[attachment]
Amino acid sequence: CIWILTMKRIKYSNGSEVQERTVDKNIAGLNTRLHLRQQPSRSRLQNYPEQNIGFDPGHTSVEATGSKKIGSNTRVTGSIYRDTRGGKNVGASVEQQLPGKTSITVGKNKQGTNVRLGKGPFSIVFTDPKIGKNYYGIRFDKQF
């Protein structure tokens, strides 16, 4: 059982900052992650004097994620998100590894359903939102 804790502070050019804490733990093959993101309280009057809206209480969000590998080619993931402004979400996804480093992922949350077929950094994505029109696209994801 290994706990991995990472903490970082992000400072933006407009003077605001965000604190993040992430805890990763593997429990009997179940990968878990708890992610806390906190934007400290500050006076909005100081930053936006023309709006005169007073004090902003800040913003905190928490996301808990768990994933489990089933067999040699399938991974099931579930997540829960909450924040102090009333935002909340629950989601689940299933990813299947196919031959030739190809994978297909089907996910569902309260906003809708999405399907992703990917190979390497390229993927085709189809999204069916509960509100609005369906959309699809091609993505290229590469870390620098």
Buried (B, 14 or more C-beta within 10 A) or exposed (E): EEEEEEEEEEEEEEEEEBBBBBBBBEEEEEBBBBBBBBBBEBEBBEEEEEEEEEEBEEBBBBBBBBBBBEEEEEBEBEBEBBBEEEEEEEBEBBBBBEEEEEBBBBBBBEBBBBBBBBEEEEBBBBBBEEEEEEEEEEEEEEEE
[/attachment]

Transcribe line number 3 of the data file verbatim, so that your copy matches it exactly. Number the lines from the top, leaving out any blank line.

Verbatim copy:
Buried (B, 14 or more C-beta within 10 A) or exposed (E): EEEEEEEEEEEEEEEEEBBBBBBBBEEEEEBBBBBBBBBBEBEBBEEEEEEEEEEBEEBBBBBBBBBBBEEEEEBEBEBEBBBEEEEEEEBEBBBBBEEEEEBBBBBBBEBBBBBBBBEEEEBBBBBBEEEEEEEEEEEEEEEE